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I am following a paper on computationally modeling optical phenomena within a lens. (https://resources.mpi-inf.mpg.de/lensflareRendering/) At some point they use the Fourier power spectrum of an aperture image to generate an image of the refractive phenomenon known as a "starburst". From the paper:

Assuming a uniform incident distribution of parallel (collimated) light (at wave- length λ) and a real-valued amplitude transmission function T (x, y), the Fraunhofer pattern T 0 (x0 , y 0 ) in an observation plane at distance z0 from the aperture is given by the Fourier power spectrum of T.

I am rendering my polygonal aperture as a pixel image and using an FFT of it for the starburst. I quickly found out that I have to pad my aperture image with a lot of zeroes for an acceptable result to avoid artifacts from the assumption of a periodic input signal for an FFT. Currently I am making my image roughly four times as large as the aperture:

Aperture with zero-padding

But I am still getting artifacts that look like mirror images of the "rays" on the edges of my power spectrum: Fourier power spectrum of padded image

I suspect that I will always get those in some way, no matter how much padding I add. Both more padding and scaling down the aperture further will sooner or later get impractical due to constraints on either memory and computing time or achievable quality.

Is there some alternative transform or approach I can use, that avoid these artifacts or at least the memory overhead of padding the aperture image with a massive amount of zeroes?

I am using Python and Numpy, big plus for a solution using those tools only. I do not mind cutting off some of the rays at the border of the spectrum, but I cannot have their "reflections" in the result.

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  • $\begingroup$ What would happen if your aperture was circular? Would you get any starburst at all? $\endgroup$ Aug 17, 2023 at 21:13
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    $\begingroup$ In theory, this: en.wikipedia.org/wiki/Airy_disk . In practice, I haven't tested it yet. $\endgroup$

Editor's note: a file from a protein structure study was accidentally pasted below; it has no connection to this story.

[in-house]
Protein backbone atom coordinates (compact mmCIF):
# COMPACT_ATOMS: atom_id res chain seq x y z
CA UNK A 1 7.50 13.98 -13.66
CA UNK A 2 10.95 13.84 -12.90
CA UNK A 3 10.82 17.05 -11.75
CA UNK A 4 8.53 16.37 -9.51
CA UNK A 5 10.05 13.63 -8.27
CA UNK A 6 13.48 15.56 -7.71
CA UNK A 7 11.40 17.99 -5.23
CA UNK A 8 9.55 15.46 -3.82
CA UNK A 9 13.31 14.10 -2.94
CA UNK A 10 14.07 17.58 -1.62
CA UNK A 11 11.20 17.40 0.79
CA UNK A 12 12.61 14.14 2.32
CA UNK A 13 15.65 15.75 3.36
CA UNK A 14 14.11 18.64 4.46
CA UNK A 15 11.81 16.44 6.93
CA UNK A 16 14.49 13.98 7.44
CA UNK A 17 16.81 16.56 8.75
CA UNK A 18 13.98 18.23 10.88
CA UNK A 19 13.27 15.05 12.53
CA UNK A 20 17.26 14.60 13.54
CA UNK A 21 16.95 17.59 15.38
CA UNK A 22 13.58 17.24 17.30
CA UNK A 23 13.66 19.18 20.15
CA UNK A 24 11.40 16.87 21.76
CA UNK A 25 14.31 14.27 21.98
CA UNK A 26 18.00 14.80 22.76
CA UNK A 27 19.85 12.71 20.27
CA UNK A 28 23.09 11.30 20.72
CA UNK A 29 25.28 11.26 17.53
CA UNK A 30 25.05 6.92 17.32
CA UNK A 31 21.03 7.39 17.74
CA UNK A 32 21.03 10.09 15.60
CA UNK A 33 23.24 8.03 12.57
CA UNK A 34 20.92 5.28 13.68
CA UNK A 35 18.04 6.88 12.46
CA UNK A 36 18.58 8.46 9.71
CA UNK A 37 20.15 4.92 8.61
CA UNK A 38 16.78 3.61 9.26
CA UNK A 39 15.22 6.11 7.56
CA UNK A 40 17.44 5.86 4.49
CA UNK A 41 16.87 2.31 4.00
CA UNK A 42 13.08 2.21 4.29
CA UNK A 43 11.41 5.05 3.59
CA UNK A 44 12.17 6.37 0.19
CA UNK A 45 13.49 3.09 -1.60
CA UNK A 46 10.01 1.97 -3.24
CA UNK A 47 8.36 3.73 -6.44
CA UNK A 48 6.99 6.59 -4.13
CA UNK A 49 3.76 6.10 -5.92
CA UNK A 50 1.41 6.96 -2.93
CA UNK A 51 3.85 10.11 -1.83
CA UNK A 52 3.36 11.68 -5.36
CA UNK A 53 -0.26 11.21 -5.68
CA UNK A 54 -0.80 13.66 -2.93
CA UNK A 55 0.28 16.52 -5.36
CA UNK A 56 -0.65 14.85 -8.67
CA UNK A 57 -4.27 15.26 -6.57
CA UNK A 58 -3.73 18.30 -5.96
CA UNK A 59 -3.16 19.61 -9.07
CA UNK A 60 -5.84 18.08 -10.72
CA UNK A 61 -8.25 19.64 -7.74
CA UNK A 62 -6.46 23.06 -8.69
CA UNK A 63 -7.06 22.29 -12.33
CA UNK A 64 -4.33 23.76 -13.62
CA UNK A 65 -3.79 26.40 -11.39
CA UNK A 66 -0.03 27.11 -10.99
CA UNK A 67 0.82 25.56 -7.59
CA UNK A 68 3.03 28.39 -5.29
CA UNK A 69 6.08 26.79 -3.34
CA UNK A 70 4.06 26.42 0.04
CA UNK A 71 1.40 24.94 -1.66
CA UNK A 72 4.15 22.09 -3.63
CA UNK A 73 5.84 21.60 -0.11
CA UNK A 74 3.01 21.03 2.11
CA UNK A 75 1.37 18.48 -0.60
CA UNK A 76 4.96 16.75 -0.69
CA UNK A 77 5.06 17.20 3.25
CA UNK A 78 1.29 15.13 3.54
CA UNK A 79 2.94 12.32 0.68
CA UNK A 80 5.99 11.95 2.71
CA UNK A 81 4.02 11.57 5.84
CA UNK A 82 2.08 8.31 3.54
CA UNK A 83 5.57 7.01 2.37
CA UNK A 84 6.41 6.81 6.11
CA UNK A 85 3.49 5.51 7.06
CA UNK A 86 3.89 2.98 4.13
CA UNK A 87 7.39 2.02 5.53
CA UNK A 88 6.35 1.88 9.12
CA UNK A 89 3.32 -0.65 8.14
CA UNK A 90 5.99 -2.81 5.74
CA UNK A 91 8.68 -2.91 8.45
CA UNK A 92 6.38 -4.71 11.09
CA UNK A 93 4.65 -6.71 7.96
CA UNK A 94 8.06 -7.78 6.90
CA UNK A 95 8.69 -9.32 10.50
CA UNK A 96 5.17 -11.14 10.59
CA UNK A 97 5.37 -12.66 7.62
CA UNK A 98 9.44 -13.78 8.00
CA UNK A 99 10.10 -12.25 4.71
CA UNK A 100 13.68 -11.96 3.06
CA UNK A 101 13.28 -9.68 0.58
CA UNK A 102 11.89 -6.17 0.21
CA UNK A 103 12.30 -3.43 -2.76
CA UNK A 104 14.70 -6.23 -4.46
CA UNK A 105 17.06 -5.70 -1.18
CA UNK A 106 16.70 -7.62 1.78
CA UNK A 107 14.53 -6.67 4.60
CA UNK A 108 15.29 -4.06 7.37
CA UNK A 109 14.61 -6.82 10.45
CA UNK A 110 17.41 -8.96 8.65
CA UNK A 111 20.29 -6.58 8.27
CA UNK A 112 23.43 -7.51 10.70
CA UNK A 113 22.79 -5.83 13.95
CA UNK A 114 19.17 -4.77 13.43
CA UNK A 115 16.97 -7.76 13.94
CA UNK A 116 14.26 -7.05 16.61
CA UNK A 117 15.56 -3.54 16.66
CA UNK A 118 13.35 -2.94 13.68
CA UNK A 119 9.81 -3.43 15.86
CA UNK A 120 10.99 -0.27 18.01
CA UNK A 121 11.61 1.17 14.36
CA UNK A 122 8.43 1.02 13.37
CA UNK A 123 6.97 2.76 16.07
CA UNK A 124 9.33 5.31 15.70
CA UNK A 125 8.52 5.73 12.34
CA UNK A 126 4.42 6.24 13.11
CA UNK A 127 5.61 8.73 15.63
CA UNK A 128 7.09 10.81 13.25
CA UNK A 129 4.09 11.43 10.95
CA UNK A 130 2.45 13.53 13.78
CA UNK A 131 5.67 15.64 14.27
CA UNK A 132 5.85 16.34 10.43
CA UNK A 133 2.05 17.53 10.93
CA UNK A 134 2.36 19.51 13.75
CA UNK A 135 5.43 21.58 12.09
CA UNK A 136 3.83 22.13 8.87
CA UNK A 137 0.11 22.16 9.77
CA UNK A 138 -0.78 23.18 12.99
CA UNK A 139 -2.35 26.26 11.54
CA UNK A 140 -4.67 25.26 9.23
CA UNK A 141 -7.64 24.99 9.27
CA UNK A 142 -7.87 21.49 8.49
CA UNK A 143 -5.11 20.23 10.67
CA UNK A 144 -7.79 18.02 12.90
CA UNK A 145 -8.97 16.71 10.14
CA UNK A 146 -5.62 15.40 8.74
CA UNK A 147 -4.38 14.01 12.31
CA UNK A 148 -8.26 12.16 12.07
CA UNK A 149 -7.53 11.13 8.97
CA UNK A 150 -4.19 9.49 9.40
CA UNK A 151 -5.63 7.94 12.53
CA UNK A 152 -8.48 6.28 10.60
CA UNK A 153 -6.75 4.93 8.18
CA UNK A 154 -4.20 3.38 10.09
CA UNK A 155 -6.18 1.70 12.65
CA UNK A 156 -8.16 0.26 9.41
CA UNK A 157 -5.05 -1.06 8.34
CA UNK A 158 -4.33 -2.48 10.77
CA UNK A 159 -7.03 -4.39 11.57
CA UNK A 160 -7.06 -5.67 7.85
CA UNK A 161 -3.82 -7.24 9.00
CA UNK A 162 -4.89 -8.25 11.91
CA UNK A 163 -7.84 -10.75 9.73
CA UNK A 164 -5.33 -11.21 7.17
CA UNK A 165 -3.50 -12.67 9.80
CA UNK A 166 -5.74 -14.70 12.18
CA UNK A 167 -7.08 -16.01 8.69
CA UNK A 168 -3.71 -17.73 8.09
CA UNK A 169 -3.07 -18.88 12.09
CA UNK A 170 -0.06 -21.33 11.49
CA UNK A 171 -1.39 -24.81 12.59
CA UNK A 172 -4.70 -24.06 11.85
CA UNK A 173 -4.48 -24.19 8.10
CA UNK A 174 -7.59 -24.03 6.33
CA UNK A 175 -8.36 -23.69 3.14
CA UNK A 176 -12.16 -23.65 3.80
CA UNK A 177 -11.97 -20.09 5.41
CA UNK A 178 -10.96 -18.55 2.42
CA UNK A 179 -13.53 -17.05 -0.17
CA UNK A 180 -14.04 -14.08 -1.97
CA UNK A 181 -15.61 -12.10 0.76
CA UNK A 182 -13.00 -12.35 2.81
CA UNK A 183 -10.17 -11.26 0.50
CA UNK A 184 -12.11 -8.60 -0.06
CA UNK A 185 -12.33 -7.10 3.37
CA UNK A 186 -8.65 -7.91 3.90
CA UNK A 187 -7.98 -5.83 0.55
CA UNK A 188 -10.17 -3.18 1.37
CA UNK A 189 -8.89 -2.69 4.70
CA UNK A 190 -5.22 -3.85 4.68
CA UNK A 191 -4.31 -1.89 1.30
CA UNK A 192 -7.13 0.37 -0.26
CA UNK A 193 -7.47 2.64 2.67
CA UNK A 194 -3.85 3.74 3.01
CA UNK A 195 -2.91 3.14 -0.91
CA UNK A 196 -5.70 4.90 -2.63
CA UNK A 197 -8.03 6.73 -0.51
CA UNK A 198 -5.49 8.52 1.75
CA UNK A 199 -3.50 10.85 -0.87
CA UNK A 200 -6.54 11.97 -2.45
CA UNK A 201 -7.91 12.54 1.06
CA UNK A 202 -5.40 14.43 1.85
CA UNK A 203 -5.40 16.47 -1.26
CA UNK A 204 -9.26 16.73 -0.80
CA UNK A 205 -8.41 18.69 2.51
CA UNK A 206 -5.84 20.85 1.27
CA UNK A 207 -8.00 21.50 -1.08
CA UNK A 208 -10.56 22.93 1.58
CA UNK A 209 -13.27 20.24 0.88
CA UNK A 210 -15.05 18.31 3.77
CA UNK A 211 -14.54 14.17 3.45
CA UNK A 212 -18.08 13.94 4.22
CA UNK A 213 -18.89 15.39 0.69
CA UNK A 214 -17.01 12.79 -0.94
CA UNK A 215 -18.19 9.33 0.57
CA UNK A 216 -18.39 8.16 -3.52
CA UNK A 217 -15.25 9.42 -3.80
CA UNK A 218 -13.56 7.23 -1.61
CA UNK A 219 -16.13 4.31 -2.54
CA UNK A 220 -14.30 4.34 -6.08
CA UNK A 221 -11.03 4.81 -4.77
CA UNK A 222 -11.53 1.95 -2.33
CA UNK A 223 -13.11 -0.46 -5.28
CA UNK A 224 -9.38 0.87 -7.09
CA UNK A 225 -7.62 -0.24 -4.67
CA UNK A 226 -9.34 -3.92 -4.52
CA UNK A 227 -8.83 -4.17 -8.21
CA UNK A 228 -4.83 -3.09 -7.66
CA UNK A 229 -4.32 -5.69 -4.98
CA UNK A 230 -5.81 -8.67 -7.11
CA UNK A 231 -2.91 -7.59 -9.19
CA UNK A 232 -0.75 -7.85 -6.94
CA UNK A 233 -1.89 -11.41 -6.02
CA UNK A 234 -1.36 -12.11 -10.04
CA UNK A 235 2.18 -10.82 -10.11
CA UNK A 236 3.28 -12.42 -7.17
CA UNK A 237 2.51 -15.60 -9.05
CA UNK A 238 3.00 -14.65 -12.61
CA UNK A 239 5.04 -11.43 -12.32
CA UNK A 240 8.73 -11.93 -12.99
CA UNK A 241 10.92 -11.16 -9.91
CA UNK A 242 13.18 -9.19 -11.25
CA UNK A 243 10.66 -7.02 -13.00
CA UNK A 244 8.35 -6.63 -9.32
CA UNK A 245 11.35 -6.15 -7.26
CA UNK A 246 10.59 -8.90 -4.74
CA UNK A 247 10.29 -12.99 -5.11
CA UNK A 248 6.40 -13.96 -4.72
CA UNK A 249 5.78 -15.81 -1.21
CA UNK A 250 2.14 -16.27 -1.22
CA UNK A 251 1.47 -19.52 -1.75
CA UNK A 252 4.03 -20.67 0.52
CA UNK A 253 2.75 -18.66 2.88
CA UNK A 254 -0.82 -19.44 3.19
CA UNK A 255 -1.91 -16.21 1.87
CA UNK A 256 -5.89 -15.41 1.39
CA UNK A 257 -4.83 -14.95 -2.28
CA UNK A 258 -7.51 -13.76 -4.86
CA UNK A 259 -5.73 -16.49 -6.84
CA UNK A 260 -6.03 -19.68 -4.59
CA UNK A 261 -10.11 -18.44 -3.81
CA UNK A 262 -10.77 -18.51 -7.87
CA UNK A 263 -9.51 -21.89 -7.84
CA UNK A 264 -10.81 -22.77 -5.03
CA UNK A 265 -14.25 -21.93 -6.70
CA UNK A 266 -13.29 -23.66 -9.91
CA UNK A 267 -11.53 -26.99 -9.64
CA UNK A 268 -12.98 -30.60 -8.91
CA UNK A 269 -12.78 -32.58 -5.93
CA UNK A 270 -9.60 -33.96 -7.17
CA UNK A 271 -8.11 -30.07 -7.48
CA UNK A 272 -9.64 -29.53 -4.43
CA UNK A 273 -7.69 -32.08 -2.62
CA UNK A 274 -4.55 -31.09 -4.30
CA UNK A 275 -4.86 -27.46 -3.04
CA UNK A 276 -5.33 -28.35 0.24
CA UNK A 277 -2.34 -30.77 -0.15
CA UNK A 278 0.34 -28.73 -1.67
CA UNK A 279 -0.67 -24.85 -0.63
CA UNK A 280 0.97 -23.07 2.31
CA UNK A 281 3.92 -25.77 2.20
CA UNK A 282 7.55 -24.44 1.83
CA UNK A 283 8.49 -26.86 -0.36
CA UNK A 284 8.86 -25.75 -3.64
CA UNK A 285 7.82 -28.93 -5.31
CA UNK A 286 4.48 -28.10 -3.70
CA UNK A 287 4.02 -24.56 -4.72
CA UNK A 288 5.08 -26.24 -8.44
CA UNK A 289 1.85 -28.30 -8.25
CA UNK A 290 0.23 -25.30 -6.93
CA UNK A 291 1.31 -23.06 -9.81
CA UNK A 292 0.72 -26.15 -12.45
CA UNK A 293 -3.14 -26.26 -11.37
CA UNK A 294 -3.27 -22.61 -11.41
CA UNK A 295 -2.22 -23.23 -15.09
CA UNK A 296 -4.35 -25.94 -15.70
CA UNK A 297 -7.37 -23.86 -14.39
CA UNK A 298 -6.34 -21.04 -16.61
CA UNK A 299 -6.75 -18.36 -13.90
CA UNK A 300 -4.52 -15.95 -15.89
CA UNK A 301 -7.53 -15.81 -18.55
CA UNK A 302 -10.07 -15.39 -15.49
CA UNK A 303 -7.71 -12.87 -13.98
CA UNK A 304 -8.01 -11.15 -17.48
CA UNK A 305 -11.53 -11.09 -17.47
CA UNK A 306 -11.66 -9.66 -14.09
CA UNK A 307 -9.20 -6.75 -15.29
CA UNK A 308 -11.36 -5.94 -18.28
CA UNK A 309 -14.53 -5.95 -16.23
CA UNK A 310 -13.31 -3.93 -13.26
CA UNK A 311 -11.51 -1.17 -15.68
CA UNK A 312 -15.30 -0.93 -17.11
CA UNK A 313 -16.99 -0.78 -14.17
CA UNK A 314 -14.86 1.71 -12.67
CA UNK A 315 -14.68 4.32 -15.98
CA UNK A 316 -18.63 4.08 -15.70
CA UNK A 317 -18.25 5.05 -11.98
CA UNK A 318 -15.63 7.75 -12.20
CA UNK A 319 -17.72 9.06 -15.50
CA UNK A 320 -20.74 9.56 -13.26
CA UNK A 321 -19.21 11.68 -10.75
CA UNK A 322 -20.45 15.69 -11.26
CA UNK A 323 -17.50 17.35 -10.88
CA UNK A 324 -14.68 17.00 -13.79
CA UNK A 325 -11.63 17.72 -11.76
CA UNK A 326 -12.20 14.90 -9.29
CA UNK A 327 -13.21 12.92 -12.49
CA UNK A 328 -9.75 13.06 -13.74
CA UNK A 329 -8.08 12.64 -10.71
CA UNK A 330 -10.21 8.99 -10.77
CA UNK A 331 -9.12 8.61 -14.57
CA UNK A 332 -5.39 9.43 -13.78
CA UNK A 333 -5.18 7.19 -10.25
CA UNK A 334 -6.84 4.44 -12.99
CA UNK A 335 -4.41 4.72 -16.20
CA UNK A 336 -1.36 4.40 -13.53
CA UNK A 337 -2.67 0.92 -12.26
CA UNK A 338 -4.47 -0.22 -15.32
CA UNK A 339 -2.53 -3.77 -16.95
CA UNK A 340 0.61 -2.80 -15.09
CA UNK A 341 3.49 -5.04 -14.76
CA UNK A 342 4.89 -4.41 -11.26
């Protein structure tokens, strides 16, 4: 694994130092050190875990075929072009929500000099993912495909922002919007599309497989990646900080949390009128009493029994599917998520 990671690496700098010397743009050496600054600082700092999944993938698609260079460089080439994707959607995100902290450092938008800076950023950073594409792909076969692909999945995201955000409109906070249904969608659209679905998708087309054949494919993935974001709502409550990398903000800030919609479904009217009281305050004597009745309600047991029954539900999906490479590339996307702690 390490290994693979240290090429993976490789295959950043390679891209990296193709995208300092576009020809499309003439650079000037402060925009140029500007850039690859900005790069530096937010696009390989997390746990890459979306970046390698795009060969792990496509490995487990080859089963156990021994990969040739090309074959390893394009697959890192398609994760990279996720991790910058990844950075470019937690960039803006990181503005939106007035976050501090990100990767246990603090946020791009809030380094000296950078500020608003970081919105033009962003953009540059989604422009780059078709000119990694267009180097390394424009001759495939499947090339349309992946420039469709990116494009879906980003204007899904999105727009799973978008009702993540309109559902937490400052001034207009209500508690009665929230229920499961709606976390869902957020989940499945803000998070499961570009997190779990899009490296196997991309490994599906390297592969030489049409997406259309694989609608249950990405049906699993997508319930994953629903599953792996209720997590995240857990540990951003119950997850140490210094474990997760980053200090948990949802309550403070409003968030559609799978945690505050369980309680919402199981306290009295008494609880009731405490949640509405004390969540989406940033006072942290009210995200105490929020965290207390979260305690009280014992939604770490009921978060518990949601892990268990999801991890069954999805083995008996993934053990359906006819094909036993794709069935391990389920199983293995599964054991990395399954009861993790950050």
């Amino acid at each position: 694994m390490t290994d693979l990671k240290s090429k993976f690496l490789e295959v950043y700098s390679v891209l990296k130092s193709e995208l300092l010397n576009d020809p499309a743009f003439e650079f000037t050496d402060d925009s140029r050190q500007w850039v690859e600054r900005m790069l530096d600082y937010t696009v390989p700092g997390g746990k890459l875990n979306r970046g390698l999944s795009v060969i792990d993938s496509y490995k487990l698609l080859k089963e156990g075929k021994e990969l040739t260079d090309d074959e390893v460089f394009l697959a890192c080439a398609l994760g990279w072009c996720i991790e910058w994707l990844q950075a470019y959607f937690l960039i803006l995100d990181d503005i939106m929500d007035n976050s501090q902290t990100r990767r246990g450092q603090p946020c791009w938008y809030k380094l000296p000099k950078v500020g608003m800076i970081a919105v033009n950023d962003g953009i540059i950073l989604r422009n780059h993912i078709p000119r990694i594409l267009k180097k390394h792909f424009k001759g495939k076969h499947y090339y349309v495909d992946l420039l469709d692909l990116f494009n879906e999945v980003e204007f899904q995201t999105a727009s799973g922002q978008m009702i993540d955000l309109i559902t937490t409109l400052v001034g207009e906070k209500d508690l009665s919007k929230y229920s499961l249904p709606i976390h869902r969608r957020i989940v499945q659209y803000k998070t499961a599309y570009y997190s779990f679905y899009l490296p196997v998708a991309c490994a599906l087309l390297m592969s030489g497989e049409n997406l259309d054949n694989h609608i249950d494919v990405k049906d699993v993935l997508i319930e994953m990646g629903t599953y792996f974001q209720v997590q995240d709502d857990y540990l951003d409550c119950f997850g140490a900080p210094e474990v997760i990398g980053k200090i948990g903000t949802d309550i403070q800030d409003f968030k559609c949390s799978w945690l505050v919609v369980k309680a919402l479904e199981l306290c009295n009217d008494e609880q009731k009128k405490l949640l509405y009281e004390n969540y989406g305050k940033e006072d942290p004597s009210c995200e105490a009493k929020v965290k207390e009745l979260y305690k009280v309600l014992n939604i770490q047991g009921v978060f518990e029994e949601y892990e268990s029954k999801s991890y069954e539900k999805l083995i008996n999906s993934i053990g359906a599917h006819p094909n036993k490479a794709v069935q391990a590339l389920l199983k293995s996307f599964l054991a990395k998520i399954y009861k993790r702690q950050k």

– geloescht
    Aug 17, 2023 at 21:25
  • $\begingroup$ You'll have the same problem with aliasing if you use the FFT. You can approximate an Airy disk, but for an exact Airy disk you need to solve the spatially-continuous Fourier transform symbolically. $\endgroup$
    – TimWescott
    Aug 18, 2023 at 16:45

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This is not because of lack of padding, or periodicity assumptions. What you are seeing is aliasing. You defined your input image as the sampling of an infinitely sharp object, which has infinitely high frequencies. Sampling this object creates aliasing, which you see as the tips of your star folding over in the frequency domain.

To overcome this define your object to have smoother transitions from bright to dark, so that it’s bandlimited, or simply multiply the frequency domain with some low-pass filter (setting larger frequencies to zero will hide most of the effects of aliasing in this case). This latter approach is not as nice, but a lot easier to implement.

For the former approach, I like to use the error function on a distance map. Create an image where the the edges of the aperture are 0, inside the aperture you have increasing values away from the edge, and outside you have decreasing values away from the edge. Applying the error function as a mapping to this image will give you a nicely bandlimited image with a pretty Fourier transform.

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    $\begingroup$ Increasing anti-aliasing from 1px to 2px width and switching from a simple linear clamp function to erf indeed supressed the reflections to a barely noticable level (Luckily I was already using a signed distance field to define the aperture image). Subsequently getting rid of the padding again improved the result further. Thank you! $\endgroup$
    – geloescht
    Aug 17, 2023 at 22:00

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